In an exciting leap for 3D printing in space, Incus, a dynamic offshoot of Lithoz, has successfully wrapped up an 18-month project demonstrating how lithography-based metal manufacturing (LMM) might just be the future of sustainable living on the Moon. In collaboration with the European Space Agency (ESA), OHB System, and parent company Lithoz, Incus has delved into the realm of 3D printing and zero-waste processes in an environment quite unlike any on Earth: the lunar surface.
Based in Vienna, Austria, Incus is at the forefront of high-performance metal additive manufacturing (AM). Its game-changing LMM technology prints with recycled metal waste and is a promising candidate for sustainable processes in harsh lunar conditions. The joint project aims to turn lunar scrap metals and resources into high-quality printed parts, thereby enabling the production of spare parts directly on the Moon. This strategy aligns with a concept known as in-situ resource utilization (ISRU), which aims to leverage available materials in space to support ongoing missions – such as creating fuel, building materials, or in this case, constructing spare parts. By harnessing what’s readily available, space crews could significantly cut the cost and complexity of space missions, paving the way for sustained human presence beyond Earth.
“Imagine turning what is essentially lunar junk into valuable resources. This project has shown us that it’s not only possible but also practical to use LMM technology. It uses recycled powder for the feedstock material and provides a sustainable zero-waste workflow,” said Incus CEO Gerald Mitteramskogler, anticipating further progress in metal recycling technologies for the lunar environment.
Facing challenging obstacles from the harsh lunar environment – including its sparse atmosphere and gravity, extreme temperatures, radiation, and potential moon dust contamination – Incus’s 3D printing solution, Hammer Lab35, rose to the occasion. Using recycled Titanium powder for printing, the resulting parts exhibited a strength on par with the standards of metal injection molded titanium parts.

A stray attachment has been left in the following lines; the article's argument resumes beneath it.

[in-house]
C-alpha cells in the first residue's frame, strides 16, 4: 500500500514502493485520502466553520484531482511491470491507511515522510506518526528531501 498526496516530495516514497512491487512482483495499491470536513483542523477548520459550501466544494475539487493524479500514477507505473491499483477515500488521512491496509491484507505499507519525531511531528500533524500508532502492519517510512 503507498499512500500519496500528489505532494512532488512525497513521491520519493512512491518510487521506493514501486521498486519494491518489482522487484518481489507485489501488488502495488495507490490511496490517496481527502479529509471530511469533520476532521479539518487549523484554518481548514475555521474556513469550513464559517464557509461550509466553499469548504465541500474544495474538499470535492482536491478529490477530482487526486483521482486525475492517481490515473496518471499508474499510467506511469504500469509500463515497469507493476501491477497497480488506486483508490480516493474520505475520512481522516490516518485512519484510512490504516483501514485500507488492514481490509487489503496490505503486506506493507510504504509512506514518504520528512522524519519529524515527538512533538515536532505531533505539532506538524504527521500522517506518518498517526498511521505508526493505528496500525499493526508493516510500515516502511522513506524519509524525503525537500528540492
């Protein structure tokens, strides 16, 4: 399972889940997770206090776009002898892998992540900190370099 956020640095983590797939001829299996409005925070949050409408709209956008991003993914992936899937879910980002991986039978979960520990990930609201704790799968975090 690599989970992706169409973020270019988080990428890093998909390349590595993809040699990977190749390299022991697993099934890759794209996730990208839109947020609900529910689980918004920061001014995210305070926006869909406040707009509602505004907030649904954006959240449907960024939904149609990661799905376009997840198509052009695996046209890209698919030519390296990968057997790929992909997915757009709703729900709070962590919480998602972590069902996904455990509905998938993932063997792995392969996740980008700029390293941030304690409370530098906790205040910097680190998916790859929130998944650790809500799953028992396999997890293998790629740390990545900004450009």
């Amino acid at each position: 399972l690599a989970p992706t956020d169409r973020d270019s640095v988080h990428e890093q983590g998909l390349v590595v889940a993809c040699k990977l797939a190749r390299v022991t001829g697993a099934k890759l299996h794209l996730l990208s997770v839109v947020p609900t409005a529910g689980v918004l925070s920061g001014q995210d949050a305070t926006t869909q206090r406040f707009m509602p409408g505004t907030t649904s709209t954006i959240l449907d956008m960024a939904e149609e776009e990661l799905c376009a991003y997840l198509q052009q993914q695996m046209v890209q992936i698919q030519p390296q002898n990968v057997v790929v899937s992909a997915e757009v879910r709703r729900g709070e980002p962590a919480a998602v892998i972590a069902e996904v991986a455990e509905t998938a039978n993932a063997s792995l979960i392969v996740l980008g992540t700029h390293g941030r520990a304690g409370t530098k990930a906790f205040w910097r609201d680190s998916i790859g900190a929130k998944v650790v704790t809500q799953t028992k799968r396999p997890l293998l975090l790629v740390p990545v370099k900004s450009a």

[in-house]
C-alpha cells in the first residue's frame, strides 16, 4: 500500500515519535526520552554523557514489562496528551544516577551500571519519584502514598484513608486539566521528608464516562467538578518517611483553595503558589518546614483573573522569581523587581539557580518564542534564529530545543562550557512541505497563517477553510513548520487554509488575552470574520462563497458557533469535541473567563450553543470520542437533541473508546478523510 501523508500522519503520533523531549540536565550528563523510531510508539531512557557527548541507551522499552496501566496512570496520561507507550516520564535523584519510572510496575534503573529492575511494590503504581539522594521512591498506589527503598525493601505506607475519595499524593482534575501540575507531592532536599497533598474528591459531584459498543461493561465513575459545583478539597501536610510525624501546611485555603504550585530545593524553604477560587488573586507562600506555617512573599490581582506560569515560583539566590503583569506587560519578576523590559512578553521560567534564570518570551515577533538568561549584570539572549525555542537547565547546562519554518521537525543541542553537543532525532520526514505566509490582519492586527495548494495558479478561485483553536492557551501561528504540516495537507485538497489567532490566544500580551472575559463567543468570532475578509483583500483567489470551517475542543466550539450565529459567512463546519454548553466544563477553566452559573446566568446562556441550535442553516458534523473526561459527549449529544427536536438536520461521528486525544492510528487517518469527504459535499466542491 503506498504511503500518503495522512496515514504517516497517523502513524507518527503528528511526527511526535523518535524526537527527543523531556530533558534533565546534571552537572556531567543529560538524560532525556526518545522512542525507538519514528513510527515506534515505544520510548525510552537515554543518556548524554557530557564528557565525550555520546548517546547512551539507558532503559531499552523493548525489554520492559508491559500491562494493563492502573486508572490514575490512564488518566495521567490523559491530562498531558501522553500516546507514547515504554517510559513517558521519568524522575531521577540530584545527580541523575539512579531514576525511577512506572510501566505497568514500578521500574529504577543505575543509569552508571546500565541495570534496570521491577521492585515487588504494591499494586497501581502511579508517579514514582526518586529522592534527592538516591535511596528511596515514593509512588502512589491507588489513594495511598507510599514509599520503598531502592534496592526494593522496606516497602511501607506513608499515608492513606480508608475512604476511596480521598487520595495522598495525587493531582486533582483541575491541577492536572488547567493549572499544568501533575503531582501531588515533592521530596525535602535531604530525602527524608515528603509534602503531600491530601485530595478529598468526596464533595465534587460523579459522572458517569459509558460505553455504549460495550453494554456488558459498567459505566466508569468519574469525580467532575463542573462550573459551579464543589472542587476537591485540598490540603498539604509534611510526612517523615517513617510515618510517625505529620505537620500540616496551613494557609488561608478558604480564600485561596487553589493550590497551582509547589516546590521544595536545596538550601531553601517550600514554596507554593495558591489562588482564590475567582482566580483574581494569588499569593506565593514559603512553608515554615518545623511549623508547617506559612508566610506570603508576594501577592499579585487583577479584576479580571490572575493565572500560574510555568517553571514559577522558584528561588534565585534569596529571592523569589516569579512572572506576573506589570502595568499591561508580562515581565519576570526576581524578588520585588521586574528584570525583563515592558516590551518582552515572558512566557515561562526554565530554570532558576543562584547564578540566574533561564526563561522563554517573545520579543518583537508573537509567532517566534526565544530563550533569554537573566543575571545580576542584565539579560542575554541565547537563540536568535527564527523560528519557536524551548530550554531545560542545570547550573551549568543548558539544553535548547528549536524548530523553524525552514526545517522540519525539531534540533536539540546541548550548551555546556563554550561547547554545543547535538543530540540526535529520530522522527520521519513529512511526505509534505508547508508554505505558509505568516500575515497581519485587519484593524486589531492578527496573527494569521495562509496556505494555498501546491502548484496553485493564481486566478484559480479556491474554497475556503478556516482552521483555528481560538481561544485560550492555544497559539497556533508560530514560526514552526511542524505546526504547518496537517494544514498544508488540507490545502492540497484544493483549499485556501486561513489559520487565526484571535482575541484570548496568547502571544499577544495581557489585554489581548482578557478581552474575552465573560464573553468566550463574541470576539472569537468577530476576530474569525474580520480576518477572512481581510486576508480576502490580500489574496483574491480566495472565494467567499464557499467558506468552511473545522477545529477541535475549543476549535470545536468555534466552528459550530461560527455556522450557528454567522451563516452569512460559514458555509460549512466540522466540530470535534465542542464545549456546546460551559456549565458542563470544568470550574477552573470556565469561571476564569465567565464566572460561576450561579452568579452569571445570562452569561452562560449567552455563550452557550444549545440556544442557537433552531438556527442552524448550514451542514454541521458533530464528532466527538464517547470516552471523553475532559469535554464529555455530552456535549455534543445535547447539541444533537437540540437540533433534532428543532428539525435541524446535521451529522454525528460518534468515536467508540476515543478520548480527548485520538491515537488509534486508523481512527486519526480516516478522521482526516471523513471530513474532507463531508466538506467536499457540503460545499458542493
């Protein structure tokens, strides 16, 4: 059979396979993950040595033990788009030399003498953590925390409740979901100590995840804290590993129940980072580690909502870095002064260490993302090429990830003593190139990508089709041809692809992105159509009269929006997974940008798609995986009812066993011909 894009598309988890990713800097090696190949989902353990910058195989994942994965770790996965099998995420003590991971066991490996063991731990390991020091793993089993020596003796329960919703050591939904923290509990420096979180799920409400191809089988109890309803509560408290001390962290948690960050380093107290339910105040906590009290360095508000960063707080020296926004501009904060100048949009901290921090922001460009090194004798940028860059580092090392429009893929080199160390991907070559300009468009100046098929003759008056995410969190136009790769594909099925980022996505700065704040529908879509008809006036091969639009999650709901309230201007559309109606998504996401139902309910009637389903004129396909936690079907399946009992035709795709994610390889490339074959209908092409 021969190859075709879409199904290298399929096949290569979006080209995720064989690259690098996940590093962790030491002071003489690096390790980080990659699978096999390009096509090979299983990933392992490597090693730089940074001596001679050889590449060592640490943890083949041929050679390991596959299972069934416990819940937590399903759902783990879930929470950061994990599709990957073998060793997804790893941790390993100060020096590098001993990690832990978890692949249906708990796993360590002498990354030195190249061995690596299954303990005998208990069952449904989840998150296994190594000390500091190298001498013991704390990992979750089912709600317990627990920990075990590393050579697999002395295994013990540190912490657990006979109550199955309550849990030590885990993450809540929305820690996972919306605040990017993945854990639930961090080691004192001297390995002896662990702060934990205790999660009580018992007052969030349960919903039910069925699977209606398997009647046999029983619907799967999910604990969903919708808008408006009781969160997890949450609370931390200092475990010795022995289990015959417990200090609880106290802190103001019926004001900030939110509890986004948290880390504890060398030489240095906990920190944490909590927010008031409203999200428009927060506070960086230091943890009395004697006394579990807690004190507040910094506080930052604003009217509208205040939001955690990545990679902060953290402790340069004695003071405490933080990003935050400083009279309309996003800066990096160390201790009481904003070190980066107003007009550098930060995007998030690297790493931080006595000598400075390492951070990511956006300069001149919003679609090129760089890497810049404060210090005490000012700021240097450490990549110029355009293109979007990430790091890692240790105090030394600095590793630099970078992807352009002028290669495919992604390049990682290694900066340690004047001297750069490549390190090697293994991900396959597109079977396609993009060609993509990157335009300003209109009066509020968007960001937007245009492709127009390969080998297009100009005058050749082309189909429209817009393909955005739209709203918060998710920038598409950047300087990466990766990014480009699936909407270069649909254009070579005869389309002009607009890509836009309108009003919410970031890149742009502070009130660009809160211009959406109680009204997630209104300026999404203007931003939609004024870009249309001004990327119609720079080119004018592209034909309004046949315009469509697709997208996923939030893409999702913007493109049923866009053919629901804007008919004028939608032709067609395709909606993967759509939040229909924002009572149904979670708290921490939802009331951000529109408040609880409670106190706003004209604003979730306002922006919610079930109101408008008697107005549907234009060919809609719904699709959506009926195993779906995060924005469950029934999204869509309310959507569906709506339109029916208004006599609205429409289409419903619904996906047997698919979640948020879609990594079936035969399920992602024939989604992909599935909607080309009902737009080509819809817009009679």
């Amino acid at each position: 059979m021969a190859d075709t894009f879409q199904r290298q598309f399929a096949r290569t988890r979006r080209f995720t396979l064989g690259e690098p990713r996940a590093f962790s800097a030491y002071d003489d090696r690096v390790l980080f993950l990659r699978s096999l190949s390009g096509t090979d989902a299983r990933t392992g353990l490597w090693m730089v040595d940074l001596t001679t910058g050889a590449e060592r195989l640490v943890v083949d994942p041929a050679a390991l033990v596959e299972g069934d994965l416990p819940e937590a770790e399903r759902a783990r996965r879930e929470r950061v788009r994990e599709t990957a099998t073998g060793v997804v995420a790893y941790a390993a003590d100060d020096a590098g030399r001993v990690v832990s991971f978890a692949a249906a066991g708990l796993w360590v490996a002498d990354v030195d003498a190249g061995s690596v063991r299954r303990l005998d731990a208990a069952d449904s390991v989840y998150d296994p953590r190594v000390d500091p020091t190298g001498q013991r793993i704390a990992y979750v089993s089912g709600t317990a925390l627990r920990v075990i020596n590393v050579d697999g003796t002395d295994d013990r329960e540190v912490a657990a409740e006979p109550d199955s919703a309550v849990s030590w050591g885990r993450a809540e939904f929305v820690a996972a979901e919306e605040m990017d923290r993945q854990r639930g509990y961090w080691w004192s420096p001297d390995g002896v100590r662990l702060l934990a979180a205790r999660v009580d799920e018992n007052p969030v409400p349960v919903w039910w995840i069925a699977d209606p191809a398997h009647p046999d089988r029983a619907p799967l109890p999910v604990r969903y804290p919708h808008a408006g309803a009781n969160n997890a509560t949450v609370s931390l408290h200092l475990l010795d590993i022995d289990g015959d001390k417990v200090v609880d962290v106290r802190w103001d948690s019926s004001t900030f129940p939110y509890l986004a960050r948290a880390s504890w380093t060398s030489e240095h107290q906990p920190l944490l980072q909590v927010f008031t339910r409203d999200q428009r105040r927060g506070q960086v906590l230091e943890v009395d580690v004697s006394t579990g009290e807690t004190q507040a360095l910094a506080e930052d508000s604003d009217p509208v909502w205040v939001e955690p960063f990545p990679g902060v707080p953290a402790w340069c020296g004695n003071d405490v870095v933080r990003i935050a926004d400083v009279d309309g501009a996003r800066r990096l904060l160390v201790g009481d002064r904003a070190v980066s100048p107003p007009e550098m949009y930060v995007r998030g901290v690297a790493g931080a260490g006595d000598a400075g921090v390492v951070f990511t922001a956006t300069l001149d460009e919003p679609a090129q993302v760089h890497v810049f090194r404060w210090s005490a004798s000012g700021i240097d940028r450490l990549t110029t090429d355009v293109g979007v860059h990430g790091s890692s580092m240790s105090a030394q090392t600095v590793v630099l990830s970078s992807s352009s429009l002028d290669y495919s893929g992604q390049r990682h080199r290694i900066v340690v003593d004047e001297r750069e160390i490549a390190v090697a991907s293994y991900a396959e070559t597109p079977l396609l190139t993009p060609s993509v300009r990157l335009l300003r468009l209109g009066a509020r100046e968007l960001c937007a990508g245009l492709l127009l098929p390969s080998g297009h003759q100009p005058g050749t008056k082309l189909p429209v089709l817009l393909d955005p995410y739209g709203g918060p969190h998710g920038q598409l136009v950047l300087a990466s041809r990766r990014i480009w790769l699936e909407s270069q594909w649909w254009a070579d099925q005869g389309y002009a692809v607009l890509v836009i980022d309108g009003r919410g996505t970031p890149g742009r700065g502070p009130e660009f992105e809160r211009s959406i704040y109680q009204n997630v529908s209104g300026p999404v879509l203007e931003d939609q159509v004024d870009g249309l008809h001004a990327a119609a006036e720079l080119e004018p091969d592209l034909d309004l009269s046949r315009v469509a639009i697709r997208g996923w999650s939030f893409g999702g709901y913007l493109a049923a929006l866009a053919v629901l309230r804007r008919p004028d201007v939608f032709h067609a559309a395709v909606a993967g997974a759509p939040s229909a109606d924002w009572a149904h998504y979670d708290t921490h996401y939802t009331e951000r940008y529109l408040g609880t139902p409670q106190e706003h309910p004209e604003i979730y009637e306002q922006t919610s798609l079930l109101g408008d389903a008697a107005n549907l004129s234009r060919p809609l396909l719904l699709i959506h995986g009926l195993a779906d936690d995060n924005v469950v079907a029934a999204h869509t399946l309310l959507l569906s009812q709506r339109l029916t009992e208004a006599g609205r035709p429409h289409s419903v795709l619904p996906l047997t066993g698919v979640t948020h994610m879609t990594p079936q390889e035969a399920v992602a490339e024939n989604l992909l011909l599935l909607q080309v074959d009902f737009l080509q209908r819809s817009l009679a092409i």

Taking center stage was Incus’s Hammer Lab35, a powerful example of LMM technology. Initially launched at Formnext in 2019, it has since been under constant development, with its performance keenly observed and tested at various institutions, such as the Institute for Precious and Technology Metals at Pforzheim University. Its capabilities extend to fine feature resolution, excellent surface aesthetics, and robust mechanical properties for part sizes less than 200g. It also boasts a print speed of up to 100 cubic cm per hour and a lateral resolution of 35 microns (µm), making it an ideal tool for manufacturing on the Moon.
As part of the project’s advancements, the LMM technology demonstrated the ability to print from scrap metals using a pre-mixed feedstock, bypassing the need for loose powder and support structures, and heralding an eco-friendly, waste-free workflow. The project ambitiously included the development of a green binder and optimizing pre- and post-processing steps to print and test various demonstrators for future lunar applications.